‘This Sickle Cell Life’ examines young people’s experiences of living with sickle cell, and explores how young people with sickle cell move from using child to adult services. We take a sociological approach to look beyond clinical settings to think about how education, social relationships and families are all affected by transitions to adulthood.
Our analysis of interviews with young people highlights their struggles to exercise their patient expertise in healthcare settings. This ranges from negotiating their care in hospital to how they interact with others in their social context, for example with peers and teachers at school.
We are working in partnership with NIHR CLAHRC NWL to get this work into practice, and will disseminate our findings via our website and Twitter account. Read more about this project on the CLAHRC NWL blog.
The research team acknowledges the support of the National Institute for Health Research Clinical Research Network (NIHR CRN)
Attention deficit hyperactivity disorder (ADHD) is a common condition which is widely associated with children and adolescents, but can also continue into adulthood. Little is known about how many services offer specialist care for adults with ADHD, or how many young people need to access them when they are too old for children’s services. CATCh-uS aims to establish how many young adults are in need of services, and to investigate patient, carer, and practitioner views about the transition process. It will also map currently available adult ADHD services around the country. Read more on the project page.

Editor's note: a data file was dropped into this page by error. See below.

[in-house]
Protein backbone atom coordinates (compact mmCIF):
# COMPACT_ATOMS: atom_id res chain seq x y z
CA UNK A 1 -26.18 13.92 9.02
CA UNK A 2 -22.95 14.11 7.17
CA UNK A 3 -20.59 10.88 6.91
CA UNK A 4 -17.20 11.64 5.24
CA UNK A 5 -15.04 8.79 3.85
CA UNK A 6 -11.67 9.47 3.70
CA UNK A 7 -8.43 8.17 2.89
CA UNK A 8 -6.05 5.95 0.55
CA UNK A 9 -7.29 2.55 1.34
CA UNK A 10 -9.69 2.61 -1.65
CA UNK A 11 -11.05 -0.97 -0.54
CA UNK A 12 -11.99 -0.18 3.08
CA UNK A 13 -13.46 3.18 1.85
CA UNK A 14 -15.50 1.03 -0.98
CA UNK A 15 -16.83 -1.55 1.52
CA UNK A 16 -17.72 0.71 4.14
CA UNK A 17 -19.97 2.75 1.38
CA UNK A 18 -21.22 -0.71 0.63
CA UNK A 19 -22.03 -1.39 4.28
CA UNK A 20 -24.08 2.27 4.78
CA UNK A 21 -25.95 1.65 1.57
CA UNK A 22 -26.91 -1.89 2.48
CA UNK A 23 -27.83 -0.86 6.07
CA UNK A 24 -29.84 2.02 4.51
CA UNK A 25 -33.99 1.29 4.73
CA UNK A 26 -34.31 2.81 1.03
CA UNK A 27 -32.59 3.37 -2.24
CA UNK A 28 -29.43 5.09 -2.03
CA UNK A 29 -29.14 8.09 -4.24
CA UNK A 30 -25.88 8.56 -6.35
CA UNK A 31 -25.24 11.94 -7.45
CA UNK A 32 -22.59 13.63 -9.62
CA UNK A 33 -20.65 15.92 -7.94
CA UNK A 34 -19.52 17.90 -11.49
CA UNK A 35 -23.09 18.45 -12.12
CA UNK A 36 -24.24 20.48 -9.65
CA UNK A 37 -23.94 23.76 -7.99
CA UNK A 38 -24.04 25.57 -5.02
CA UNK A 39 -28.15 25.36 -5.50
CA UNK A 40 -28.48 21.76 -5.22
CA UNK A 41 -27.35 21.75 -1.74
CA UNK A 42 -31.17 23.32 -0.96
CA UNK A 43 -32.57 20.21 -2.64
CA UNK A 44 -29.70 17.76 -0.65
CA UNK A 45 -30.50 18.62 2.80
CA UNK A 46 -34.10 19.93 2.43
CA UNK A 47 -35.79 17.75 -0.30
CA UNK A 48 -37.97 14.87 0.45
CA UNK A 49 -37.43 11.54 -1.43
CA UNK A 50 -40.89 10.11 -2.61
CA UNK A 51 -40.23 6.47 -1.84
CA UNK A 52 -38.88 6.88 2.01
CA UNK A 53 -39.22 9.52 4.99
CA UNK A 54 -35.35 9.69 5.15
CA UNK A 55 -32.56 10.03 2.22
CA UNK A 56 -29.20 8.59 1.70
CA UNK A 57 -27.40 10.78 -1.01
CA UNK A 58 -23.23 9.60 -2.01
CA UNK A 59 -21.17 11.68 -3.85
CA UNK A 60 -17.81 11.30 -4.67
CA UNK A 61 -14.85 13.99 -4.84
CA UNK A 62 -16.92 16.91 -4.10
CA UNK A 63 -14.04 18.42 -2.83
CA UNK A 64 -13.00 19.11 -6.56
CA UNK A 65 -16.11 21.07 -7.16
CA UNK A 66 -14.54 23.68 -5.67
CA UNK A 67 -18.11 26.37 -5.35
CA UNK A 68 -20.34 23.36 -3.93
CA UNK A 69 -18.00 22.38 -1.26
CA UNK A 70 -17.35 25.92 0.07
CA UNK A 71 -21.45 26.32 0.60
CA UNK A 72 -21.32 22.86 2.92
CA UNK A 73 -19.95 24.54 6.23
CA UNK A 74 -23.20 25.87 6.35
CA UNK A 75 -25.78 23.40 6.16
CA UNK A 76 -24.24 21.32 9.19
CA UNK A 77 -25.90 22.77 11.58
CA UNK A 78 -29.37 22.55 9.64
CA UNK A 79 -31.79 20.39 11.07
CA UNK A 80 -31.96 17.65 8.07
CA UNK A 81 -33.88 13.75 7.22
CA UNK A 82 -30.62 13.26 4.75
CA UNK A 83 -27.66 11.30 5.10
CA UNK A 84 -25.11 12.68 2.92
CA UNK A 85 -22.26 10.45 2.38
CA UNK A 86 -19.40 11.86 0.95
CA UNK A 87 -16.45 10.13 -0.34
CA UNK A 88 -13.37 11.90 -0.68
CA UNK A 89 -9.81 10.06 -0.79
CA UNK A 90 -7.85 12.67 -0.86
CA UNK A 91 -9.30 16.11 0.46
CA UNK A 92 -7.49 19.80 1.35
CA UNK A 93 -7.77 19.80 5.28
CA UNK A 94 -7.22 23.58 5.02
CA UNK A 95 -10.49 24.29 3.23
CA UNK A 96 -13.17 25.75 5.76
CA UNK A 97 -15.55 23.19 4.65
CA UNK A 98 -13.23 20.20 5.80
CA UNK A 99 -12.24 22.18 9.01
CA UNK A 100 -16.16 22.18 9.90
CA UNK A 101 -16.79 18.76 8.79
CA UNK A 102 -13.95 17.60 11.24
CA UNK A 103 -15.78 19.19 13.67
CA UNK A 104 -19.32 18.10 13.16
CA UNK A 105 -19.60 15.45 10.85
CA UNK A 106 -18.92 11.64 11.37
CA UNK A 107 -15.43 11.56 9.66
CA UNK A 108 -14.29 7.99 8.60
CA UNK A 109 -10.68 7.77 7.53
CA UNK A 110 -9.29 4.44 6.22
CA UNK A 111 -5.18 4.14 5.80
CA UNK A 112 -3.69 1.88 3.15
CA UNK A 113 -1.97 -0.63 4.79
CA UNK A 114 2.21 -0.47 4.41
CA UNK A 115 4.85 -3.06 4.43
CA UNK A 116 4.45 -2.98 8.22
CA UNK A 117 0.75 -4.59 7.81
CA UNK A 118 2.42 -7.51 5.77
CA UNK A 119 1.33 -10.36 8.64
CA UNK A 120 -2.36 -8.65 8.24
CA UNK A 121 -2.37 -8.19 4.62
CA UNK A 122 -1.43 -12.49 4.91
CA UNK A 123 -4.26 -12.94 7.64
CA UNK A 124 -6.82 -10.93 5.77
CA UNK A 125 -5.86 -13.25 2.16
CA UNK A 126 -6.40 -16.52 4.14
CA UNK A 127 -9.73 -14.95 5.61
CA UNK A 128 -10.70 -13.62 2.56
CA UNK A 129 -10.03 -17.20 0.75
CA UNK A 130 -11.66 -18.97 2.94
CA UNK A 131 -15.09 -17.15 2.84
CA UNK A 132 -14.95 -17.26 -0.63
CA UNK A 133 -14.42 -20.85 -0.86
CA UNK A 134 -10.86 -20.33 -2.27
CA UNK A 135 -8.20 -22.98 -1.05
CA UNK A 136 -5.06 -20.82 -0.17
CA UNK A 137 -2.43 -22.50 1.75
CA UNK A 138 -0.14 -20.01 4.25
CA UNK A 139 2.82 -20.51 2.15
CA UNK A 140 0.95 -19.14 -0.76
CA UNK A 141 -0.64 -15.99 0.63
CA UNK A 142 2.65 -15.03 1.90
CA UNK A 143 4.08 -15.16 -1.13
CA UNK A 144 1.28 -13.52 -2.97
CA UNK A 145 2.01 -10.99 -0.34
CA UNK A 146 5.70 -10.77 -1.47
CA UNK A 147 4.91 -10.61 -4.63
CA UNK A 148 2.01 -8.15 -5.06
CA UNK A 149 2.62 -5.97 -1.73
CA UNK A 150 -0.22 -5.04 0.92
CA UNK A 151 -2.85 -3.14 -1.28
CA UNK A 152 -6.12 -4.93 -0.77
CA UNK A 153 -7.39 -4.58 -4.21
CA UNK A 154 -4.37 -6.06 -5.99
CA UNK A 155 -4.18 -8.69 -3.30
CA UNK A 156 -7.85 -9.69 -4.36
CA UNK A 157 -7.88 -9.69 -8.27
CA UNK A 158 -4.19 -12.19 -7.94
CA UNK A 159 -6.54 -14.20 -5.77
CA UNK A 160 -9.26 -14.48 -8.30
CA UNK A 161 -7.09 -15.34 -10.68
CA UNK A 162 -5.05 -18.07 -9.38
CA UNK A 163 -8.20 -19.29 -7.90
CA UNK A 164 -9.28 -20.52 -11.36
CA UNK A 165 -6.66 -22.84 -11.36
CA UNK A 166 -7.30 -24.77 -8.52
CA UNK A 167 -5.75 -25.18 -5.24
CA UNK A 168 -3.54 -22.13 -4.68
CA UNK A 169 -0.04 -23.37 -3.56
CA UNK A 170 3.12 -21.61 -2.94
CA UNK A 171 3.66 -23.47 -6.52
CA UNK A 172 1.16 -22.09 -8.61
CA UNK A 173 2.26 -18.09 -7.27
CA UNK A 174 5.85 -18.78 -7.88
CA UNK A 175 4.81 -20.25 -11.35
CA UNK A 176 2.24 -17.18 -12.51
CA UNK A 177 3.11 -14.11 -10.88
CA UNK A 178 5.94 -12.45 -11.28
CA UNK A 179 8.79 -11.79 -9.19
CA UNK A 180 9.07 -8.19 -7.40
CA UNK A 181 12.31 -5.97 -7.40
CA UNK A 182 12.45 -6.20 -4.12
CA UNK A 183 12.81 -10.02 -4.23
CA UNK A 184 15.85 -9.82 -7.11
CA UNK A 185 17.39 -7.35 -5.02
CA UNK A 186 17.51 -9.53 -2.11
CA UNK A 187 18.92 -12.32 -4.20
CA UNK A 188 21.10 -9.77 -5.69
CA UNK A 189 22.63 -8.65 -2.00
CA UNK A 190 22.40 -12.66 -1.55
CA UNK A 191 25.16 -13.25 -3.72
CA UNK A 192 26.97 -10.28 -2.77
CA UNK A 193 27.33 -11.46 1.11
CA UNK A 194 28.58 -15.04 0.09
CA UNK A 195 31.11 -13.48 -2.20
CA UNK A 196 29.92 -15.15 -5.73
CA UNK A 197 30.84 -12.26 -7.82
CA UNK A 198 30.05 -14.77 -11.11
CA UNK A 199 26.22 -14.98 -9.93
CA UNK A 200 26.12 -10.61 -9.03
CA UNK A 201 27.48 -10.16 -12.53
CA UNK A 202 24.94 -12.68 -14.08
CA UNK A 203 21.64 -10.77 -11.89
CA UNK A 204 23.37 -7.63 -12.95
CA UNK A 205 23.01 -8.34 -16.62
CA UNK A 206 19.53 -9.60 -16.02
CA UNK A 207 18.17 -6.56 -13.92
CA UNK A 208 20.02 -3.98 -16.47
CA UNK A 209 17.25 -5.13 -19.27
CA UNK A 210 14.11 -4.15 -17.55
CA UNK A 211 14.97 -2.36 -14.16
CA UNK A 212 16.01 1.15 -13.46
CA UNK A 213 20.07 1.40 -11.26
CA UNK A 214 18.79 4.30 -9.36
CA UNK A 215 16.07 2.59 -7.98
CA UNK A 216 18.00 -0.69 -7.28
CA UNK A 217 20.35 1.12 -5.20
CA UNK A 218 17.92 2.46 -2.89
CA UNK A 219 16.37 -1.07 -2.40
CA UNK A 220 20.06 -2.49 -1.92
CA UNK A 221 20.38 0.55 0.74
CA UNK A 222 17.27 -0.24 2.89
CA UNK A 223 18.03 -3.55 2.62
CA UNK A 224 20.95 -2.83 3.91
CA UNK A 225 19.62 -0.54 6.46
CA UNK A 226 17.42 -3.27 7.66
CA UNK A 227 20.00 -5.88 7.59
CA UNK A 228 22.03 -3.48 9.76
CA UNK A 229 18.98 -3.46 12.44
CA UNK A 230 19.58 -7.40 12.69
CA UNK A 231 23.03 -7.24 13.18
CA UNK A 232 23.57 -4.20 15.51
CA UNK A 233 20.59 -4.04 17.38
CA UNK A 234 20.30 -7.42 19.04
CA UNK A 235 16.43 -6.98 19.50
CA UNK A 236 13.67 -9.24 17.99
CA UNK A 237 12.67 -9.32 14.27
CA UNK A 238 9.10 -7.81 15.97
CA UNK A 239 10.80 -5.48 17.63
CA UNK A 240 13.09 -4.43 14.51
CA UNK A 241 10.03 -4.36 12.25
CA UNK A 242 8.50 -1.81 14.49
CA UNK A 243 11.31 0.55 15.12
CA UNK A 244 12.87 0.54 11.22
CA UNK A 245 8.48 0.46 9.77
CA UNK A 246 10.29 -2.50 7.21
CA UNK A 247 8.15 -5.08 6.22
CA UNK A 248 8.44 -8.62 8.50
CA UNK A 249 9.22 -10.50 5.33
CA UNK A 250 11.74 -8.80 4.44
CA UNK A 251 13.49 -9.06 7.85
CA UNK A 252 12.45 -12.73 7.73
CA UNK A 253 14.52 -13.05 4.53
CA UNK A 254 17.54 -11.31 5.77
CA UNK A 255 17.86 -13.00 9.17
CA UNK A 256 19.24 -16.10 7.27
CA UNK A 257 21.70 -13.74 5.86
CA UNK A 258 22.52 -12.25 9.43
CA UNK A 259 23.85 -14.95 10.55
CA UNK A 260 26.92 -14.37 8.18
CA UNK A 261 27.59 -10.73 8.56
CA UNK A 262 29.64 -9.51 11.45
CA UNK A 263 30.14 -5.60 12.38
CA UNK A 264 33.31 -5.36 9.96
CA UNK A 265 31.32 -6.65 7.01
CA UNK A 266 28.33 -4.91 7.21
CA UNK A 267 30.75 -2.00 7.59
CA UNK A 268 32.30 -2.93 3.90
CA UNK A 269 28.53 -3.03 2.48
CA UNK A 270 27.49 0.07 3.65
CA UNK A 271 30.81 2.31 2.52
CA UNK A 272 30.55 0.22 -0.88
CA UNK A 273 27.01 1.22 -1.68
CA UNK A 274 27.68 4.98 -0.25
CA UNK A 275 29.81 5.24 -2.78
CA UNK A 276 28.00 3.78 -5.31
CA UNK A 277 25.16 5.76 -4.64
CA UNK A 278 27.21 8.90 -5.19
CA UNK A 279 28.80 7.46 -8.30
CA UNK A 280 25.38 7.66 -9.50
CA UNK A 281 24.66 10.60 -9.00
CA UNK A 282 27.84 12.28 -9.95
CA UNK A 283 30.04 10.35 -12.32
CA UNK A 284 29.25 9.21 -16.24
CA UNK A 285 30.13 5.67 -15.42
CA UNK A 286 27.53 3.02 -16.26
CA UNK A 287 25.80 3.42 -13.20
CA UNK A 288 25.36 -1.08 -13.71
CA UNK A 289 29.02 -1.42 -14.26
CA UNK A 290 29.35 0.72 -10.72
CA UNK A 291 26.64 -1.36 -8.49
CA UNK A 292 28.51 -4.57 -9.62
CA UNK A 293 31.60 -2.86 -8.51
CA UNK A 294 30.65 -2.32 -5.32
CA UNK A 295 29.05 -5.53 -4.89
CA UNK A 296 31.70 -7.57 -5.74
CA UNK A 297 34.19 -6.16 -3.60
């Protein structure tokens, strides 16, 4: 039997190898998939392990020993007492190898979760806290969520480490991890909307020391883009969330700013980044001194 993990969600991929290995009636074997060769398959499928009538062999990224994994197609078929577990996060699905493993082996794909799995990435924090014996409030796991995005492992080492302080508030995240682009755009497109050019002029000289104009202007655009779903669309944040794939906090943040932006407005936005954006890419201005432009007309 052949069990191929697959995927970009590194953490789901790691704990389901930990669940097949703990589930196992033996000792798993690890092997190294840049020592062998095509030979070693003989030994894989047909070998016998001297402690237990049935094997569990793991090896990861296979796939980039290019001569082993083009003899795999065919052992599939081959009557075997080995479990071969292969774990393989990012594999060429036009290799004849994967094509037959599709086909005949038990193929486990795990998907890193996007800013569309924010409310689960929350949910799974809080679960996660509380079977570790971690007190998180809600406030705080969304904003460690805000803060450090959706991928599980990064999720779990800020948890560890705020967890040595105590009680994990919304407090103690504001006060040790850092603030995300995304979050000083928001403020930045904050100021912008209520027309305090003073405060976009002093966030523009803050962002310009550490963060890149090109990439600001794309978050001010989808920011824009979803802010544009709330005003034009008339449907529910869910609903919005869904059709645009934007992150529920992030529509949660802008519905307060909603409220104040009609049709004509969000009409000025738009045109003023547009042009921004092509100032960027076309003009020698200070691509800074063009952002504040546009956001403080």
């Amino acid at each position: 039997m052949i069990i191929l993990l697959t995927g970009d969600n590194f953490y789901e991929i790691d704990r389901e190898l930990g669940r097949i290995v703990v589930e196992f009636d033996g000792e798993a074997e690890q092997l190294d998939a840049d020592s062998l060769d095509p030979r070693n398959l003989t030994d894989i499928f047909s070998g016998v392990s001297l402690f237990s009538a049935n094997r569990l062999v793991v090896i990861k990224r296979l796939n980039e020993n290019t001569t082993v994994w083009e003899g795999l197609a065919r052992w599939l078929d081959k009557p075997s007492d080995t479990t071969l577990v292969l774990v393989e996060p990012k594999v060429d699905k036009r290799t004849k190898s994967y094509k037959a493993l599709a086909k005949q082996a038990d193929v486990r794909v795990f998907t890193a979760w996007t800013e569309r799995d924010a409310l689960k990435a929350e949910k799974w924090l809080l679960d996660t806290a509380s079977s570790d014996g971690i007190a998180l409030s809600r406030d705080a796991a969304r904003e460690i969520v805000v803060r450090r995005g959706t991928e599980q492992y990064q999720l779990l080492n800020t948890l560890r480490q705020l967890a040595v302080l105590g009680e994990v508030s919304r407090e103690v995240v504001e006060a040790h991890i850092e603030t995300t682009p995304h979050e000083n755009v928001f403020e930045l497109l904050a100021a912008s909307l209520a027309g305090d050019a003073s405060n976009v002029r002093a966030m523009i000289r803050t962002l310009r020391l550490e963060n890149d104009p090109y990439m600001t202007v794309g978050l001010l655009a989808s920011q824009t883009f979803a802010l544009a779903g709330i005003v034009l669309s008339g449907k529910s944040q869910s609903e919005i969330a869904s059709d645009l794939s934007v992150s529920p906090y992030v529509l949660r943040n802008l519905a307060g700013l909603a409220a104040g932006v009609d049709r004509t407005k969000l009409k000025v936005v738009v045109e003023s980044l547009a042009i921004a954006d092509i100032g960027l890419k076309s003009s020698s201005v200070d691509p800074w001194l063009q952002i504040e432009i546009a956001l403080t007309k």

Our Care for Offenders: Continuity Of Access (COCOA) project found that between 50% to 90% of the prison population experience mental health problems. For those leaving prison, this can directly impact quality of life after release, and can lead to self-harm and re-offending. A distrust of medical professionals, and other authority figures, was found to prevent prisoners from seeking help when experiencing problems.
These findings led to the development of the Engager project. Working with prisoners, Engager aims to develop a care package to support offenders transitioning from pre-release healthcare to post-release healthcare. Those receiving the care package have been overwhelmingly positive, and 28 of the 40 participants who have been released have remained involved with the programme. Visit the project page for more info.
The majority of older people in hospital have frailty and are at risk of early readmission or death after being discharged. Contact with a transitional care service is recommended to enhance recovery after hospitalisation for an acute illness or injury, however the benefits of rehabilitation in such care can reduce over time. The HERO project aims to investigate whether an extended, home-based rehabilitation programme developed for older people with frailty can improve health-related quality of life post hospital discharge, thereby reducing the probability of readmission. Read more on the project page.
Treatment in a pain management or self-management programme can help people learn how to improve mobility, reduce reliance on drugs, and gain a sense of control over their pain. It can help them to re-establish their roles in family and social life. But the positive impact of these programmes isn’t always sustainable after the programme has ended.
North Bristol NHS Trust have a patient-led peer support network to help patients self-manage chronic pain. Patients develop a new group together, with support from a patient tutor, after completing a clinician-led pain management or self-management programme.